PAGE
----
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Dietary Fiber

Dietary fiber – found in fruits, vegetables, whole grains, and legumes – is probably best known for its ability to prevent or relieve constipation. But getting a healthy amount of fiber provides many other health benefits as well. 

Fiber is classified in two ways:

Soluble fiber dissolves in water and forms a gel-like material. This fiber can help lower blood cholesterol and blood glucose levels. You’ll find soluble fiber in oats, peas, beans, apples, citrus, carrots, barley, and psyllium.

Insoluble fiber promotes the movement of matter through your digestive system and increases stool bulk. If you suffer constipation or irregular stools you’ve probably used this kind of fiber. Whole wheat flour, nuts, beans and vegetables (such as cauliflower, green beans, etc.) are good sources of insoluble fiber.

The amount of these fibers varies between plant foods, so be sure to eat a variety.

What benefits can you expect?

Normalized bowel movements. Dietary fiber increases the weight and size of your stool, and also softens it. Bulky stool is easier to pass, decreasing your chance of constipation. This fiber also helps solidify loose stool.

Helps maintain bowel health. High fiber diets may lower your risk of developing hemorrhoids and diverticular disease. Studies have also found that high fiber diets lower the risk of colorectal cancer!

Lowers cholesterol levels. Soluble fiber may help lower total blood cholesterol levels by lowering the low density lipoprotein (aka “bad”) cholesterol levels. High fiber foods may also have other heart health benefits, such as reducing blood pressure and inflammation.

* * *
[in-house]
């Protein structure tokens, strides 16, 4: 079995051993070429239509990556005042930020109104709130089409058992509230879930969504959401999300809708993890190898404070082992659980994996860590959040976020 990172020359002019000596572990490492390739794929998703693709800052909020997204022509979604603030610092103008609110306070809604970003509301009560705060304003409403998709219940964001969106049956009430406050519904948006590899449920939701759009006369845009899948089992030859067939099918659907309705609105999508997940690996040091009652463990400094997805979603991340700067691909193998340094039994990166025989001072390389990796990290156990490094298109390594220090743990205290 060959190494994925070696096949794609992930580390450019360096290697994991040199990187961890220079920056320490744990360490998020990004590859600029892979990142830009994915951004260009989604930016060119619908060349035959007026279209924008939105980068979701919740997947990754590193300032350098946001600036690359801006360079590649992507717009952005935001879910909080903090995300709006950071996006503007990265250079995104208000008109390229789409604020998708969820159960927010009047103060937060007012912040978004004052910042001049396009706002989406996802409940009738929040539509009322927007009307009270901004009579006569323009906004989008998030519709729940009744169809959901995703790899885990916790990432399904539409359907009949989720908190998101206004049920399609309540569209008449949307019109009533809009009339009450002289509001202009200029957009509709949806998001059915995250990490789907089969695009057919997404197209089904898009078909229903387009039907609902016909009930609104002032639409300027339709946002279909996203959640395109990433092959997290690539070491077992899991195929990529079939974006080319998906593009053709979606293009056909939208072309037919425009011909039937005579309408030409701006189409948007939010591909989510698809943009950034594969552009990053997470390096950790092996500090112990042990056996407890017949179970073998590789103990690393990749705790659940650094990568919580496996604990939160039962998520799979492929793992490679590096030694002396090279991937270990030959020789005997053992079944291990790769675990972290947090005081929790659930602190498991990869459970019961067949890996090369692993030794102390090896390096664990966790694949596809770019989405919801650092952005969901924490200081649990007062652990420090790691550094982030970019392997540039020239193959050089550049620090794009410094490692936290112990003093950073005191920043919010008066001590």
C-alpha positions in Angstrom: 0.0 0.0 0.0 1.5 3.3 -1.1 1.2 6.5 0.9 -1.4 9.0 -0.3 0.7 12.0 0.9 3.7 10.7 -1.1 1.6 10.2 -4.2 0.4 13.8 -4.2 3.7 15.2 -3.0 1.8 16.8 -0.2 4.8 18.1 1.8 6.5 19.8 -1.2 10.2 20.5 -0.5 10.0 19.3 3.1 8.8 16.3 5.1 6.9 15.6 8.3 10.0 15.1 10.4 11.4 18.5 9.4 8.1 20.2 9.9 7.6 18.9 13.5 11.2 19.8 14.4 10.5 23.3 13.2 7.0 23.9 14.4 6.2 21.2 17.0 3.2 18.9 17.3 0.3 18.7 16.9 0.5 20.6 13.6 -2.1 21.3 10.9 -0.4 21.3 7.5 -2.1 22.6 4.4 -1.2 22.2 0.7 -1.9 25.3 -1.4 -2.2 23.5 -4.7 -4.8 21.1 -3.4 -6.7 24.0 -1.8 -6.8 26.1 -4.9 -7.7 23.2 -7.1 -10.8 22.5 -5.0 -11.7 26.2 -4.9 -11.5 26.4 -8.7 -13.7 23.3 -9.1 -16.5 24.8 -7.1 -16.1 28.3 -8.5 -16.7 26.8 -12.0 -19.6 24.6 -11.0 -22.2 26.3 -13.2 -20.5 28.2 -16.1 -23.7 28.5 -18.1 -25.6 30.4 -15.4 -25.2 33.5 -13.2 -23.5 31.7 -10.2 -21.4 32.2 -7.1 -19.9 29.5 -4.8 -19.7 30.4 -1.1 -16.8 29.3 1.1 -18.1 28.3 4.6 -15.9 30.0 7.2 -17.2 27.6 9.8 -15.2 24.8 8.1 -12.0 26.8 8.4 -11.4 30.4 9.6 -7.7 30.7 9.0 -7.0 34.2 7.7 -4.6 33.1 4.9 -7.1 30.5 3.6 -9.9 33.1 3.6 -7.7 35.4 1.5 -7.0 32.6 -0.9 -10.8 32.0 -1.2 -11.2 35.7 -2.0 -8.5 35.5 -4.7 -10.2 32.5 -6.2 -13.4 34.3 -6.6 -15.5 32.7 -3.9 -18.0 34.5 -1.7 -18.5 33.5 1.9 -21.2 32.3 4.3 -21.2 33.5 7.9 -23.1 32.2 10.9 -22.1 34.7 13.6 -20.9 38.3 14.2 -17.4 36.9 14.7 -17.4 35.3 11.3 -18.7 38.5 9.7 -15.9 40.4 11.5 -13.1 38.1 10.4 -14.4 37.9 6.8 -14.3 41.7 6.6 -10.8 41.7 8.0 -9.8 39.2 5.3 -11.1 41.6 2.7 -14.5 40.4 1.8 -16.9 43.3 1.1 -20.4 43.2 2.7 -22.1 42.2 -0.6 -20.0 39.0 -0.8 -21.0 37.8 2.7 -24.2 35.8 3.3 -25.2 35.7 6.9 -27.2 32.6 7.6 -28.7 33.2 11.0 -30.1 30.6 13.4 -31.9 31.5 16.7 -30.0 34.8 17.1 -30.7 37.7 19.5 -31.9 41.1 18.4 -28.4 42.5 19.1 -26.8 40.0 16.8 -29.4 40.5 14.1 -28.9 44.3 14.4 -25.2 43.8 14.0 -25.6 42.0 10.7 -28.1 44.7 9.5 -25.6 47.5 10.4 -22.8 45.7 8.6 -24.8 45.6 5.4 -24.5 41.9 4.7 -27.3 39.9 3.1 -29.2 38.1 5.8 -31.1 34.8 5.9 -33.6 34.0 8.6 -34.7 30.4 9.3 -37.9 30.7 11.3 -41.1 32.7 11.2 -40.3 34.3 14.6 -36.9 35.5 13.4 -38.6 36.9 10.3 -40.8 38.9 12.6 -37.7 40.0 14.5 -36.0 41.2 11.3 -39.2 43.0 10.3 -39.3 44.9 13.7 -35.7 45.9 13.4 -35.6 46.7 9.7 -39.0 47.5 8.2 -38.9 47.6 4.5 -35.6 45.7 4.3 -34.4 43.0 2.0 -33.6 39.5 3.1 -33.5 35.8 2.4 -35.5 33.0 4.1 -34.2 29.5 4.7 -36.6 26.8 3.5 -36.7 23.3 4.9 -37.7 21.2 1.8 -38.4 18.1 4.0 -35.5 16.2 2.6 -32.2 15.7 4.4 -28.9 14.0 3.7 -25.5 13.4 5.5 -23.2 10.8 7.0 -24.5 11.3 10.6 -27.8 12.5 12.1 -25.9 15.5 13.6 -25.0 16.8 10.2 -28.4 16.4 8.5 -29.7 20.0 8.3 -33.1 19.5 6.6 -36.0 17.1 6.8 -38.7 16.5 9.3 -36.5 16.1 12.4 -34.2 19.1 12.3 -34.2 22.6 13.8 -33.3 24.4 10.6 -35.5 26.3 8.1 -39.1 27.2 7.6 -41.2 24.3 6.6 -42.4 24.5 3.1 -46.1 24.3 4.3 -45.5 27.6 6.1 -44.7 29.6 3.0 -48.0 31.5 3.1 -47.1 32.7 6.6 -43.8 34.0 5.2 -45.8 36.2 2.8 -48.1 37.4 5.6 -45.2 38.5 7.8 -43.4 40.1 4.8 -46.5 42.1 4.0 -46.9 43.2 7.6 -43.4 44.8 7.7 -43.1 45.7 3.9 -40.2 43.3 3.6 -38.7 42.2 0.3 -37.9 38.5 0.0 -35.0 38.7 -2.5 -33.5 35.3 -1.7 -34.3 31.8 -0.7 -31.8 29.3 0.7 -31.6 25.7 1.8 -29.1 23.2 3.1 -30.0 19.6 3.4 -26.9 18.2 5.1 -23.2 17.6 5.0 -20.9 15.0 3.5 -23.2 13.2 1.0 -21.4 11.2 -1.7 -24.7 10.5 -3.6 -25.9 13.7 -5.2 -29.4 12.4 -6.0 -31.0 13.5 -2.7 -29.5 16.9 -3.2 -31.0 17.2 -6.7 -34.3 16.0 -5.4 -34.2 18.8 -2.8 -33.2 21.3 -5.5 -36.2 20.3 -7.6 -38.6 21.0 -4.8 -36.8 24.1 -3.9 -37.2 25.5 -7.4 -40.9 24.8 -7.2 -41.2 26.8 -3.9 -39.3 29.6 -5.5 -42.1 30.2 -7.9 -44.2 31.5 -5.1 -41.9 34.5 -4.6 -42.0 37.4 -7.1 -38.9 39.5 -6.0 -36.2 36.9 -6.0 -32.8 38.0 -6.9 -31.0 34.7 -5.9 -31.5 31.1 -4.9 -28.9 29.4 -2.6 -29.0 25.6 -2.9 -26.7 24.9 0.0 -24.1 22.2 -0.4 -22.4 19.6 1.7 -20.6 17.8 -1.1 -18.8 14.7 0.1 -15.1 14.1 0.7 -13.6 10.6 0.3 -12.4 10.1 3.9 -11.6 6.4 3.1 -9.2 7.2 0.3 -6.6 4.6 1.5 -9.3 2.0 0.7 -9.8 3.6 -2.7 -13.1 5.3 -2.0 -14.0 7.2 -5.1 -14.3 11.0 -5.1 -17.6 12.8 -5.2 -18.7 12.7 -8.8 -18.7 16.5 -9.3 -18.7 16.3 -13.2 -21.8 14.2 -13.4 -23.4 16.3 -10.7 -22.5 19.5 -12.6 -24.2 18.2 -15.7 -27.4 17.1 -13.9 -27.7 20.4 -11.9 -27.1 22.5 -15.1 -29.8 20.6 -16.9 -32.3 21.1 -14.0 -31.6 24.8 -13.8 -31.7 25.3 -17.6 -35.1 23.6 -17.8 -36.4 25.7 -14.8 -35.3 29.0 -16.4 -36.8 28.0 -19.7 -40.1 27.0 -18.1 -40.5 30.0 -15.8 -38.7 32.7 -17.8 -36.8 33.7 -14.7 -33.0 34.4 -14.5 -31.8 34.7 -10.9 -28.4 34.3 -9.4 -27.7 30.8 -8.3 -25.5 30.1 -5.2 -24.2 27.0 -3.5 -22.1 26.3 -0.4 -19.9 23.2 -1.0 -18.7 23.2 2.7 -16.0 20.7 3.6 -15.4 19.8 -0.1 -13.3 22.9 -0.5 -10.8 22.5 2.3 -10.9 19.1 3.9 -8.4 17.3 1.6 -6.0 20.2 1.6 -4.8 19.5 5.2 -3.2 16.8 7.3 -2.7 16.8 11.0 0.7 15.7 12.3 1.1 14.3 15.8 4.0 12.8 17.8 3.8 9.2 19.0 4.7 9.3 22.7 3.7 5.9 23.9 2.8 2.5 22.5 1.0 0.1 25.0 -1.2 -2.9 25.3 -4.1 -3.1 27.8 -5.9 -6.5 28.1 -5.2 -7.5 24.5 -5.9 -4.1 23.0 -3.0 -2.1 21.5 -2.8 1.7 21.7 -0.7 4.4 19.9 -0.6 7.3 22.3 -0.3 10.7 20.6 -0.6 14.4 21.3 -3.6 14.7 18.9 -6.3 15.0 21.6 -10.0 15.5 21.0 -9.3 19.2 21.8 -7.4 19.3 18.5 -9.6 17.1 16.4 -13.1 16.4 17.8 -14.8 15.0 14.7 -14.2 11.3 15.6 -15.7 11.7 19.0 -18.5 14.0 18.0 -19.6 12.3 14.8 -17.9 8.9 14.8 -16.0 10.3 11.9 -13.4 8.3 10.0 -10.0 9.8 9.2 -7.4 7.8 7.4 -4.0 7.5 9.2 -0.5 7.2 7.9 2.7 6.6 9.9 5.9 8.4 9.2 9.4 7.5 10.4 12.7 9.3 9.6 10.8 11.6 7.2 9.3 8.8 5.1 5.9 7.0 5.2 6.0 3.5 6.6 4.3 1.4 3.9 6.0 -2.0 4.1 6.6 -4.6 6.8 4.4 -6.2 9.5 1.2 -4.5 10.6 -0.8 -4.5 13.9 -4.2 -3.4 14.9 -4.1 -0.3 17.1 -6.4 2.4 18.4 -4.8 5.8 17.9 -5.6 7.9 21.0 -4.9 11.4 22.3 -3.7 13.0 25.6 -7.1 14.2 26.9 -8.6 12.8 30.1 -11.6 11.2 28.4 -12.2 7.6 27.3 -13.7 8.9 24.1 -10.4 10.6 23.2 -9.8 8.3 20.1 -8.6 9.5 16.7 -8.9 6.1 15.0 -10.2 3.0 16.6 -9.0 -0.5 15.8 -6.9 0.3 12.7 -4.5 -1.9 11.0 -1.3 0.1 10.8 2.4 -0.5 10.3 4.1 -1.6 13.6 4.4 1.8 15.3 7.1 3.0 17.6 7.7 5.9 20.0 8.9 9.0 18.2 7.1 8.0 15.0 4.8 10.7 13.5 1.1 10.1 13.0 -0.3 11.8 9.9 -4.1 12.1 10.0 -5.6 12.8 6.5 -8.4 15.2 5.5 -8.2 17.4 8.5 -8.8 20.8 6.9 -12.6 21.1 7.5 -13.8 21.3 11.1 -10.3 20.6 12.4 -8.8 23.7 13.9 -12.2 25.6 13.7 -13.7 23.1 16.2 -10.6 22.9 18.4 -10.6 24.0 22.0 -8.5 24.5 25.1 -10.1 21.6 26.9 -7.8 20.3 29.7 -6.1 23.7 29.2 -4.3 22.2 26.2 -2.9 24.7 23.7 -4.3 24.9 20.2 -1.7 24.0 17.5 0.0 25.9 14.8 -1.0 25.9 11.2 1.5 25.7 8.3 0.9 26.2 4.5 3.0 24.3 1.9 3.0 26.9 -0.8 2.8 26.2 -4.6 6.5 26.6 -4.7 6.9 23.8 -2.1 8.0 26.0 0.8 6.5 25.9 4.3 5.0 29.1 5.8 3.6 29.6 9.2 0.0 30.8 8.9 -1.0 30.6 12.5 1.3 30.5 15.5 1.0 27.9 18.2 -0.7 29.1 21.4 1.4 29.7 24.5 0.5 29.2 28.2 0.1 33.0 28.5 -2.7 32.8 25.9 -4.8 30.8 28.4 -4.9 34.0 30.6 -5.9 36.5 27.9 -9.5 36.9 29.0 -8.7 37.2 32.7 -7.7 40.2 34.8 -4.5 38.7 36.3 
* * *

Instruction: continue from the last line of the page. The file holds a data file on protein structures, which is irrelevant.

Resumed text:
Helps control blood sugar. Soluble fiber can slow the absorption of sugar and help improve blood sugar levels. Increasing insoluble fiber may also reduce the risk of developing type 2 diabetes.

Helps achieve healthy weight. High fiber foods fill you up, and help you eat less and stay satisfied longer. Also, high fiber foods tend to have fewer calories for the same volume than other foods.

Helps you live longer. Increasing dietary fiber intake – especially cereal fiber – is associated with a reduced risk of dying from cardiovascular disease and all cancers.
Current recommendations are for men to consume over 30 grams of fiber daily and women to consume over 20 grams of fiber daily. As you move into a plant based diet meeting these requirements becomes easier. But you can also include a supplement!

If you are intimidated by trying to include this much fiber in your daily diet, give Jarro Formulas Gentle Fibers formula a try! This high quality formula includes both soluble and insoluble fiber plus plant antioxidants. Visit and see if this formula is right for you!


Picking the fruit that’s best for you

A lot of the fruit in grocery stores has ripened and ready to eat. As a result what you buy in the store doesn’t always hold up at home. When shopping for fruit it’s important to conceder a few simple things.fruit-stand-hcc

Once ripe, fruit doesn’t last long. But the life can be preserved if refrigerated.

Avoid fruits with scrapes and especially bruises. These spread rapidly throughout the fruit.